Ok, first here’s a summary for those of you who like bullet points:
Title: Play through the Bible
Author: Alice Buckley
Useful for: families with young children (age 1- 6 years ish) looking for fun, play-based ideas to share Bible stories
Best bit: colourful design and loads of Bible-linked play ideas for young children
Worst bit: text a bit small
Price: RRP £8.99 Available from the publisher for £7.46
Buy from: The Good Book Company
Now, I’m a fussy customer and a publisher, so the production values of this book which most people might not even notice mean a lot to me: the high quality print, the matt cover with glossy circle with the title in all say to me, “This book is good.” What else would you expect from The Good Book Company? 😉
I was delighted that the book is bigger than I’d imagined from pictures, somewhere between A4 and A5. It’s got 64 full colour, bold, colourful and well designed pages.
Anyway, what you are probably more interested in is what’s in it? Well, in simple terms it has 20 re-told Bible stories with ideas for both telling the story and story-related play.
Apart from saying it’s ‘A Beginning with God’ resource for parents with ‘young children’, the book doesn’t specify an age-range, but I’d say 1-6-ish, with obvious variance for personalities, preferences, faith-journeys and family-shape.
Although I’m sure many people will flip straight to the stories, I really liked the introduction, how to use this book and tips pages, especially the way they acknowledged the difficulties facing families wanting to share their faith with their young children, and made sure to say that while aiming to read the Bible regularly is good, “let’s agree not to guilt-trip when we miss a day (or week, or month)”. Big thumbs up from me.
The Bible stories are all from the book of Luke, so if you were hoping to cover Leviticus and Ezekiel with your family, http://improvehearingnaturally.com it’s not quite Playing ALL the way through the Bible! The story re-tellings are good – short and simple, with words in bold which “lend themselves to being acted out” and there’s even action suggestions at the back for each of these words. As with all re-tellings, there’s a theological slant, which is just worth being aware of. This is true of all children’s Bible stories for this age, as a bit of explanation can be really helpful especially when shortening the stories from the Bible version, and also to given meaning and relevance to the stories. Personally, I’m happy with this and just make sure we do Bible stories from a range of Bible versions and so make ourselves open to a range of Biblical interpretations. Other parents I know choose to use books which reflect their theology. It’s up to you what you do.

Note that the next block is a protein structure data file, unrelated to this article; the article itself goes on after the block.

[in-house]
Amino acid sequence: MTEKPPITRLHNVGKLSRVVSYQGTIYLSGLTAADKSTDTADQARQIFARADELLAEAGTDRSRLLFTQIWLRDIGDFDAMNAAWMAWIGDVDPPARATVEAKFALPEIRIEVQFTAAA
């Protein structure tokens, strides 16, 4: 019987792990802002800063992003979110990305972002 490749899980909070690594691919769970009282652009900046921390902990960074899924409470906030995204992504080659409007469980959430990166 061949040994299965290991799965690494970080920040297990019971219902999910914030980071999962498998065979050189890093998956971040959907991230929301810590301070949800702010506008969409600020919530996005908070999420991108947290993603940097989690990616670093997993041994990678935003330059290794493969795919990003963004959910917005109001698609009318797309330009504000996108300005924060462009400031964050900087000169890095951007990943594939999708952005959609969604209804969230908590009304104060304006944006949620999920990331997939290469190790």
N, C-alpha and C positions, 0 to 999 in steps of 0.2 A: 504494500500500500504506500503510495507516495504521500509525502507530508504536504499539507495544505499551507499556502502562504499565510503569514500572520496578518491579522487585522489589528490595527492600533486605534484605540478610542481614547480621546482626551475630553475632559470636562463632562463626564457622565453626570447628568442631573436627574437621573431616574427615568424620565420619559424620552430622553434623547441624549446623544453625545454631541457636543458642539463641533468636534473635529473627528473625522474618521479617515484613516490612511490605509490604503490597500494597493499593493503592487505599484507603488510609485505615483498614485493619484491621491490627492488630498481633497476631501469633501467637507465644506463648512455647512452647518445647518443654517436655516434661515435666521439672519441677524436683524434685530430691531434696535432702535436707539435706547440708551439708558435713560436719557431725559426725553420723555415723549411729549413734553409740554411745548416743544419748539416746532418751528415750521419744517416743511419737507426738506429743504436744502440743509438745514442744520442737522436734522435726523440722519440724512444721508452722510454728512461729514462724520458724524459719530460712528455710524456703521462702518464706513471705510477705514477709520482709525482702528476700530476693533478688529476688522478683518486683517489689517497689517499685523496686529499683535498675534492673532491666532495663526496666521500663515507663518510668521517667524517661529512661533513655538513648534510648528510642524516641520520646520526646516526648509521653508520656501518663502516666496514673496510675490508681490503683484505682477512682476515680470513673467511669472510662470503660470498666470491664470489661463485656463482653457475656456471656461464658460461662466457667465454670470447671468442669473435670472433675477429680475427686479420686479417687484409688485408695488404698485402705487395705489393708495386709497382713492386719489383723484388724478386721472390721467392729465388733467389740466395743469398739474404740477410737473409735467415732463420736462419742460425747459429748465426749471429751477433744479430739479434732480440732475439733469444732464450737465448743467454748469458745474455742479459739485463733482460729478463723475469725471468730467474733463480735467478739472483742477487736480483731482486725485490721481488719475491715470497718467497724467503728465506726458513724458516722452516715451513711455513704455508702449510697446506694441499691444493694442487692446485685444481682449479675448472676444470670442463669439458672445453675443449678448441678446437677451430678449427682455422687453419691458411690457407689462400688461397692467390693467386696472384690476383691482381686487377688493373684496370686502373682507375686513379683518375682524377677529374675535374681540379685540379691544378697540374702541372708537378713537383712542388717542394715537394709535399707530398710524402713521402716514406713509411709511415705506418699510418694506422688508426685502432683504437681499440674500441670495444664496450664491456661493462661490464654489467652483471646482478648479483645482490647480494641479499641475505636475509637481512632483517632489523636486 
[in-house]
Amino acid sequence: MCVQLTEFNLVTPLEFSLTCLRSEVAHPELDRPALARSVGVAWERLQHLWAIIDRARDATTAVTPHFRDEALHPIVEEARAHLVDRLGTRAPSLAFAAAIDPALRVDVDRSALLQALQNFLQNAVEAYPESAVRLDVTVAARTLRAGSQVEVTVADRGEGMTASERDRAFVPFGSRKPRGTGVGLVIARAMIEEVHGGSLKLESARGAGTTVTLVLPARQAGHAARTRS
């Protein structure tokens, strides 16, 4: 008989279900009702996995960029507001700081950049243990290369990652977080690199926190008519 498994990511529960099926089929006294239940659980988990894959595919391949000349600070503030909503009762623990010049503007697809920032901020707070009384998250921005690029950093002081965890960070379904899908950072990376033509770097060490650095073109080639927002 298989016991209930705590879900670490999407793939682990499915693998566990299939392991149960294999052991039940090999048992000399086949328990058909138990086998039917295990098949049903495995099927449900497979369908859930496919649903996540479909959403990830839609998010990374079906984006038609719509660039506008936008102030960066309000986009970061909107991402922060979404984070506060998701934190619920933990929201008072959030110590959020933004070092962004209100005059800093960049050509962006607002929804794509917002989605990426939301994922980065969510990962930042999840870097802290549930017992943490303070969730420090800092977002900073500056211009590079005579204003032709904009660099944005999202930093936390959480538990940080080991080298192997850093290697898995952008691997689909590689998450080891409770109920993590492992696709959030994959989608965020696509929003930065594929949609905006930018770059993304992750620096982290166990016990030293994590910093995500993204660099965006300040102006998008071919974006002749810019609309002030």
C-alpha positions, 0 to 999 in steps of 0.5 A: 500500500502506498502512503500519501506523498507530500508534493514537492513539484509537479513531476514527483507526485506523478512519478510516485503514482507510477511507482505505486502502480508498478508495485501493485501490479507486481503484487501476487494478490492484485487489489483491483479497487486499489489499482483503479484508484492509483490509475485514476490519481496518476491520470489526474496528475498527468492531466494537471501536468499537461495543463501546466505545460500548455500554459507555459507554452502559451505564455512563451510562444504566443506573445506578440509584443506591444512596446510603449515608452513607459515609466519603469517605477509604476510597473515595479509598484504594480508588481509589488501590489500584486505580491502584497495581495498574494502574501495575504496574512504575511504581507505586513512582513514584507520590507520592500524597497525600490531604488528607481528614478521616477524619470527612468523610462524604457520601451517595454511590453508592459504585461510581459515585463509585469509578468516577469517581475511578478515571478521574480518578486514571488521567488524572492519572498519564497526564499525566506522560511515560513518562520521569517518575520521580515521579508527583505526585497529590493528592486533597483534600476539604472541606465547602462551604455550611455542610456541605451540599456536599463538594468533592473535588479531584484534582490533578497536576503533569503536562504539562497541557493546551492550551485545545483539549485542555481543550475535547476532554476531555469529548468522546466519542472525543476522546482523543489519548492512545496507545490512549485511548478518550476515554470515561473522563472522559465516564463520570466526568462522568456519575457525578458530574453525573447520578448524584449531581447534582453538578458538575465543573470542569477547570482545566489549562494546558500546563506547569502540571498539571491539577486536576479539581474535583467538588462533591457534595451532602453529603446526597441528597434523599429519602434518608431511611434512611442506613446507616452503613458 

Each page also has some ideas on figures and props you could use to tell the story and some tips for story telling, and six ways of playing in a way that’s related to the story. Some of these are more linked than others, but all could inspire exploration and conversation about God. The ideas are accessible to even quite young children (under 2s) and most don’t require much if any preparation and materials (e.g. using cushions on the floor to pretend to be in a fishing boat). A lot of them are things which I can imagine our family doing, or infact things our family does. This book helps build links between normal activities and God’s story in the Bible.
My only concerns would be that the text is a bit small (or am I getting old?!) and that there’s so many lovely activities that tired parents might be overwhelmed with the choice or feeling guilty for not doing more of them. But maybe this isn’t really a problem with the book, but with our guilty-parent-tendencies. And maybe a Facebook page or podcast with regular ideas from the book might be a way to drip feed these ideas into our busy lives.
Thank you for a great resource, Alice.